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Please note that Mommsen uses the AUC chronology (Ab Urbe Condita), i.e. from the founding of the City of Rome. You can use this reference table to have the B.C. dates


V. The Establishment of the Military Monarchy

From: The History of Rome, by Theodor Mommsen
Translated with the sanction of the author by William Purdie Dickson

The History of Old Rome

Chapter X - Brundisium, Ilerda, Pharsalus, and Thapsus


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Page 50

Curio Conquers at Utica

When Varus, presuming that the troops of Curio wanted opportunity to pass over to his side, resolved to give battle chiefly for the sake of affording them this opportunity, the result did not justify his expectations. Animated by the fiery appeal of their youthful leader the cavalry of Curio put to flight the horsemen of the enemy and in presence of the two armies cut down also the light infantry which had accompanied the horsemen; and emboldened by this success and by Curio's personal example, his legions advanced through the difficult ravine separating the two lines to the attack, for which the Pompeians however did not wait, but disgracefully fled back to their camp and evacuated even this in the ensuing night.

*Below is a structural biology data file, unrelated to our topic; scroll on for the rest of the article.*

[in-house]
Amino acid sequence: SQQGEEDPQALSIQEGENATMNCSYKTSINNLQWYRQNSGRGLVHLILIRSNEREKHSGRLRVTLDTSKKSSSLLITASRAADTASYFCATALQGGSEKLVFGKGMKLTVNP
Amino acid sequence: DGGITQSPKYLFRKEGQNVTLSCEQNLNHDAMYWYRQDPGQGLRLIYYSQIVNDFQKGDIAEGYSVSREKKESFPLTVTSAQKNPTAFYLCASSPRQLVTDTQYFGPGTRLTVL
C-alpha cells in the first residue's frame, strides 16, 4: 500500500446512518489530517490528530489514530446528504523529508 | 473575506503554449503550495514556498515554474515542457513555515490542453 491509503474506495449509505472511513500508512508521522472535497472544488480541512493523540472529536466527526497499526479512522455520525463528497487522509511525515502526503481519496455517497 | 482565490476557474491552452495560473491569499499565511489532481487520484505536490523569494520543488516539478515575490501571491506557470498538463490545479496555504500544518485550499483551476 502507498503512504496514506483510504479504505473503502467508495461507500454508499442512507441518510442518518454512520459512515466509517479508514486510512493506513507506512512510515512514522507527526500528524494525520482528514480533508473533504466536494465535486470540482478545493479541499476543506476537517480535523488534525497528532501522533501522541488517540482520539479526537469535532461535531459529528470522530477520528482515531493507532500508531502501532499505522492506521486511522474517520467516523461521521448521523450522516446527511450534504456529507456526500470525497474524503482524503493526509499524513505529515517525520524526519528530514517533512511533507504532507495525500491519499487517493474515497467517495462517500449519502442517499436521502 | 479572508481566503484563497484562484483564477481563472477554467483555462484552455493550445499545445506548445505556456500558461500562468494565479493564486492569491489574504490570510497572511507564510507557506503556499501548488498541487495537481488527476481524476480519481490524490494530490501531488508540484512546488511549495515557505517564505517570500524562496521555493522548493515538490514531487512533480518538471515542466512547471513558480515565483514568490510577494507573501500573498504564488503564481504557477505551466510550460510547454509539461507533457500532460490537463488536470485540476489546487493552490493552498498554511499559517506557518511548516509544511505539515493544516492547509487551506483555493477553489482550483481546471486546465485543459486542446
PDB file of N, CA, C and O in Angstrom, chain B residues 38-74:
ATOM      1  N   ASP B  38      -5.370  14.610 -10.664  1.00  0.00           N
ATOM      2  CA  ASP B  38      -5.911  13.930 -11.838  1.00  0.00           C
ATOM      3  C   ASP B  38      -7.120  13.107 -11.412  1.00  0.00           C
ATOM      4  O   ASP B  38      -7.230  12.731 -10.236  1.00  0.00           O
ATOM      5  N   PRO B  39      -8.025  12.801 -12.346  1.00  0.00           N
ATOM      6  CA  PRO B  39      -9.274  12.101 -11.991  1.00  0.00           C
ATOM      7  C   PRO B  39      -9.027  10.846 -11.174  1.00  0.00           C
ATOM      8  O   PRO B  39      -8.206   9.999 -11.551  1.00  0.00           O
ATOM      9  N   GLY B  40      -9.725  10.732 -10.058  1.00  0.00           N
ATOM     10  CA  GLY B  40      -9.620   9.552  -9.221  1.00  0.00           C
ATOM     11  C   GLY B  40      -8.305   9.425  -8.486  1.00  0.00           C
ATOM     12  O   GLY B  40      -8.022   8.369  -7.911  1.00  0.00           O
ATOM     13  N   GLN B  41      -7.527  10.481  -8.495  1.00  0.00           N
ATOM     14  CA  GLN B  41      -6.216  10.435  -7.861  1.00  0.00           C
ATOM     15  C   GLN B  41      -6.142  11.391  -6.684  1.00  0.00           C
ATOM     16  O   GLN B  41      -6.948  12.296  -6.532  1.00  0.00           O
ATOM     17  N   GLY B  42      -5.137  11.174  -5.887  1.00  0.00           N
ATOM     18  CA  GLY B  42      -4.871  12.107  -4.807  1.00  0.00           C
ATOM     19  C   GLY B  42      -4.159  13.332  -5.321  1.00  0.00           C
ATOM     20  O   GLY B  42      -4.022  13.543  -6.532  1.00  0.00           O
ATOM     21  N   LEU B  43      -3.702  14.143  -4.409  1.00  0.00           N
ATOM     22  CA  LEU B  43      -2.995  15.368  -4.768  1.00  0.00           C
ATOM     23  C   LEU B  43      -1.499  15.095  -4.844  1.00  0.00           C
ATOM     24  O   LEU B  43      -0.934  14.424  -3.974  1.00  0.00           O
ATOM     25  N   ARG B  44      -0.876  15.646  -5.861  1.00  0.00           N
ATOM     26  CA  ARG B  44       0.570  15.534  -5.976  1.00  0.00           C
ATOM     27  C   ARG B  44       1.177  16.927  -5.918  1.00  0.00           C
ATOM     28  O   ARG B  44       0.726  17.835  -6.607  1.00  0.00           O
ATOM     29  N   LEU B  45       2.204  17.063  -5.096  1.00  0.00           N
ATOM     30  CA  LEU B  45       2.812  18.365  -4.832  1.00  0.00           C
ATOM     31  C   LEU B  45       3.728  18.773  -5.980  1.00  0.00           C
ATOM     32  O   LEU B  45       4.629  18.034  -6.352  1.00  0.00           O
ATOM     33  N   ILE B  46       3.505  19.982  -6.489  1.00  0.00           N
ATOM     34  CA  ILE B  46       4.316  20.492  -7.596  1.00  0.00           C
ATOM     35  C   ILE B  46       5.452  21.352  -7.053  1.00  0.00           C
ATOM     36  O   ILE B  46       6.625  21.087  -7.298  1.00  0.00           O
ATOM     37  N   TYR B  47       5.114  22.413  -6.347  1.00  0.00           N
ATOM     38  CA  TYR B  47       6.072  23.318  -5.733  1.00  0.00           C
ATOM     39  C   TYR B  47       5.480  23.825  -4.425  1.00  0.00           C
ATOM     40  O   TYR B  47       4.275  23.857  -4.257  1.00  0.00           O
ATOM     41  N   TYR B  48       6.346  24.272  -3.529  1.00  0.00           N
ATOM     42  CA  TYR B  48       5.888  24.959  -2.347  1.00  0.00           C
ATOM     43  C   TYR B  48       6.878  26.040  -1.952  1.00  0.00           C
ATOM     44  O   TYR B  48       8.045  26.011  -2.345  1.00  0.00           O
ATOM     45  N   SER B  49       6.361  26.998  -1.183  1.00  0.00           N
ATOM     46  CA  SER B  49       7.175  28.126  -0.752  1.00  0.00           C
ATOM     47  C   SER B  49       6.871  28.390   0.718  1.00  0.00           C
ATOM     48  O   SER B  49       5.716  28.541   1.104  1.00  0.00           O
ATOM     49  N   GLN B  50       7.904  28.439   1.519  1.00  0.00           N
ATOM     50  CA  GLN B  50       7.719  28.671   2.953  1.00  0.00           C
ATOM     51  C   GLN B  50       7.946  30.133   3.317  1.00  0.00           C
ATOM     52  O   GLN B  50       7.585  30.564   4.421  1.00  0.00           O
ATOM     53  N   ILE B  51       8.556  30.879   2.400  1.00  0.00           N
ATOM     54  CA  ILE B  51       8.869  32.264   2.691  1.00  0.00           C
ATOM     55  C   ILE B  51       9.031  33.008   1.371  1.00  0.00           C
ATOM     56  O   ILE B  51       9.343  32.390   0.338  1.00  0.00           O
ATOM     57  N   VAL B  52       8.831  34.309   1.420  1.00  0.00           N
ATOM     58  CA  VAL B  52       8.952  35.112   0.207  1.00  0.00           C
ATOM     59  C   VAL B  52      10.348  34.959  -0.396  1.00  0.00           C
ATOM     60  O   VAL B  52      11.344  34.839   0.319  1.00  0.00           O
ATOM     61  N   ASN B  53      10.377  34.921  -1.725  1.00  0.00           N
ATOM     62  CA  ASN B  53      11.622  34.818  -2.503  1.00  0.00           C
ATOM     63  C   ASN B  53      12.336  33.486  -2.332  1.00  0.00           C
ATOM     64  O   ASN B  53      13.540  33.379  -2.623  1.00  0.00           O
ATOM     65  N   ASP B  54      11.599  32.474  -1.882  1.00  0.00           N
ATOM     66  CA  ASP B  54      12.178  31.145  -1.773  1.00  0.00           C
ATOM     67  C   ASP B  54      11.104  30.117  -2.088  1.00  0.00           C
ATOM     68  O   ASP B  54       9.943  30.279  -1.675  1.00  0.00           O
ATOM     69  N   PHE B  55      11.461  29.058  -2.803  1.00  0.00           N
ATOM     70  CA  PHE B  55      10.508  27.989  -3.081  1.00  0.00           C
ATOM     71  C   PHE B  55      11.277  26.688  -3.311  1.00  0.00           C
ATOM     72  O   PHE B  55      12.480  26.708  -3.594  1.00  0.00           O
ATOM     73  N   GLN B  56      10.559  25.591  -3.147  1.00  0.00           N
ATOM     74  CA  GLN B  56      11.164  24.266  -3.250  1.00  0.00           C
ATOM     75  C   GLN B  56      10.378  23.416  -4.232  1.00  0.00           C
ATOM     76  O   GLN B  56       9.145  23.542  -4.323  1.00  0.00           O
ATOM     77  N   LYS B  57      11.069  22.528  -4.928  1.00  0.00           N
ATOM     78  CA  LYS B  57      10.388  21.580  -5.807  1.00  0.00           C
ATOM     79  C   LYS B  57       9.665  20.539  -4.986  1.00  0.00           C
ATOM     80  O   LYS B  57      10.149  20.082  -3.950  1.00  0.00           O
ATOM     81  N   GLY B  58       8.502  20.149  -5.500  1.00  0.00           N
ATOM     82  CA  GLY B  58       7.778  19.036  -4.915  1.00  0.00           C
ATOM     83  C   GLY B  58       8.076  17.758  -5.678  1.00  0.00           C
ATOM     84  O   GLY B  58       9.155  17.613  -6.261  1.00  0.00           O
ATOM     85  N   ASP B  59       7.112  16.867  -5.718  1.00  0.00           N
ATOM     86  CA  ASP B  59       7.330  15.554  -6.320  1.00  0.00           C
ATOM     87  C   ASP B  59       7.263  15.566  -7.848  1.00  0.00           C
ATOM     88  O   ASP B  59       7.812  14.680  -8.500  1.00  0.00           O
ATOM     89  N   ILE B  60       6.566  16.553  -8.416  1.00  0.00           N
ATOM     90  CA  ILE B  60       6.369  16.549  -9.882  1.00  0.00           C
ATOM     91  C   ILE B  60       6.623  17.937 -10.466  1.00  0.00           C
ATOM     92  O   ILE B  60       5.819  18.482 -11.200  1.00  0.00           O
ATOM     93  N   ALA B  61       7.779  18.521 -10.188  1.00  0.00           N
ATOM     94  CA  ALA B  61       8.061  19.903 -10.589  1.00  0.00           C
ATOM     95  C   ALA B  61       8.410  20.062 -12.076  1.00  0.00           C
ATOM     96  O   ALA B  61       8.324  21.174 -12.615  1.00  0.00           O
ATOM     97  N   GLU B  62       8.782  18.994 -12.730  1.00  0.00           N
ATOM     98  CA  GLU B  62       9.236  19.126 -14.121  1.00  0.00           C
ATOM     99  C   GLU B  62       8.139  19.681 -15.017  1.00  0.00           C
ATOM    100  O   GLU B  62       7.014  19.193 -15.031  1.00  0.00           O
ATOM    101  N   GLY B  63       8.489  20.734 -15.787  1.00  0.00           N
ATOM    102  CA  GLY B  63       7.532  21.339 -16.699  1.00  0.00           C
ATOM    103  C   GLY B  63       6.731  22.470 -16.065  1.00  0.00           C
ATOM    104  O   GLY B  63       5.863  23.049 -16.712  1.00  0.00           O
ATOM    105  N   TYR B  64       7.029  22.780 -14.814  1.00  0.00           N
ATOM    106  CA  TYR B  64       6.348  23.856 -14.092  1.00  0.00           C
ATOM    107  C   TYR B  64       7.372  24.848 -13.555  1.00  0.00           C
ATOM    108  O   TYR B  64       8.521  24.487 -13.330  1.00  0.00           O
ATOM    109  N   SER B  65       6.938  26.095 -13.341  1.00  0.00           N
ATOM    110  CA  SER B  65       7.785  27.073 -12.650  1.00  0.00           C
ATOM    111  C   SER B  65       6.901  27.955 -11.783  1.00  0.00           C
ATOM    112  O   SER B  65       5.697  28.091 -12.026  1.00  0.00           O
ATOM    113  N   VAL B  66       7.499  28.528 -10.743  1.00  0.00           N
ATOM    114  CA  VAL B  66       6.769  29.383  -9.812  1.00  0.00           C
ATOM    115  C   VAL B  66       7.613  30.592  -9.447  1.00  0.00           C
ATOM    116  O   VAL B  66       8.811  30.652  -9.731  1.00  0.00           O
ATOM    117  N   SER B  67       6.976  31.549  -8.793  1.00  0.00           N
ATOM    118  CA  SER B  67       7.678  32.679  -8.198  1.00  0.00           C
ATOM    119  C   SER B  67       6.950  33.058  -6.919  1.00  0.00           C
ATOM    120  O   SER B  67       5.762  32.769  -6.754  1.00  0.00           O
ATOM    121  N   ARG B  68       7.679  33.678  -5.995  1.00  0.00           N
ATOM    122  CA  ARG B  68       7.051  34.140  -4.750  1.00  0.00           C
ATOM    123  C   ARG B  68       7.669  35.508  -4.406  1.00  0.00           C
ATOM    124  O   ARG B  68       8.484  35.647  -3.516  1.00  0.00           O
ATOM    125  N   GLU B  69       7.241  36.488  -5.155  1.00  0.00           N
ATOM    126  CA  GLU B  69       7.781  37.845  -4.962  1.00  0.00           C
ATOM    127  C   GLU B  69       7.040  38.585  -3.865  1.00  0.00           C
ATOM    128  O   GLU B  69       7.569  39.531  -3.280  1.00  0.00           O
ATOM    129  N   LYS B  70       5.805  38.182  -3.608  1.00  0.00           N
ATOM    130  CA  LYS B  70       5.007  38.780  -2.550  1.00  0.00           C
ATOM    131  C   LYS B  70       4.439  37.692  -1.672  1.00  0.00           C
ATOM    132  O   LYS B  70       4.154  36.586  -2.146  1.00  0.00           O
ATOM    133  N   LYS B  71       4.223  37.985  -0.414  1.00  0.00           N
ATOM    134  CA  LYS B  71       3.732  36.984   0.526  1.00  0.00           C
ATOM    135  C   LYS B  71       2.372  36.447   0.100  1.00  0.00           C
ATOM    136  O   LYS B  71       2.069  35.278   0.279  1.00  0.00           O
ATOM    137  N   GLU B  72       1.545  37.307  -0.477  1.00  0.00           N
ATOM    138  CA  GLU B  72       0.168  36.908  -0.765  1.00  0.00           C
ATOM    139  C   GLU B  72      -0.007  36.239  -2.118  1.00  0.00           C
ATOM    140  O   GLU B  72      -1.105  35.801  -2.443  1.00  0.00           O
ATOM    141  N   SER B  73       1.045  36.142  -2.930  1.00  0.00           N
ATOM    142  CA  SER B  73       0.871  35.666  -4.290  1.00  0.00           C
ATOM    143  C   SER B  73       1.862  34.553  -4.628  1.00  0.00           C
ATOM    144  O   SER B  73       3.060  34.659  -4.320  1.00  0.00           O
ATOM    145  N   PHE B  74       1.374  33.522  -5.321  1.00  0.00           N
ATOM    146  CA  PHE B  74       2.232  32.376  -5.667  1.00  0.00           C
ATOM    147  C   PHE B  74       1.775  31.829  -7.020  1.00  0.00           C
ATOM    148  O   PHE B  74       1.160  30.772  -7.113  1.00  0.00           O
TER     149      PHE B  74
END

The victory was so complete that Curio at once took steps to besiege Utica. When news arrived, however, that king Juba was advancing with all his forces to its relief, Curio resolved, just as Scipio had done on the arrival of Syphax, to raise the siege and to return to Scipio's former camp till reinforcements should arrive from Sicily. Soon afterwards came a second report, that king Juba had been induced by the attacks of neighbouring princes to turn back with his main force and was sending to the aid of the besieged merely a moderate corps under Saburra. Curio, who from his lively temperament had only with great reluctance made up his mind to rest, now set out again at once to fight with Saburra before he could enter into communication with the garrison of Utica.

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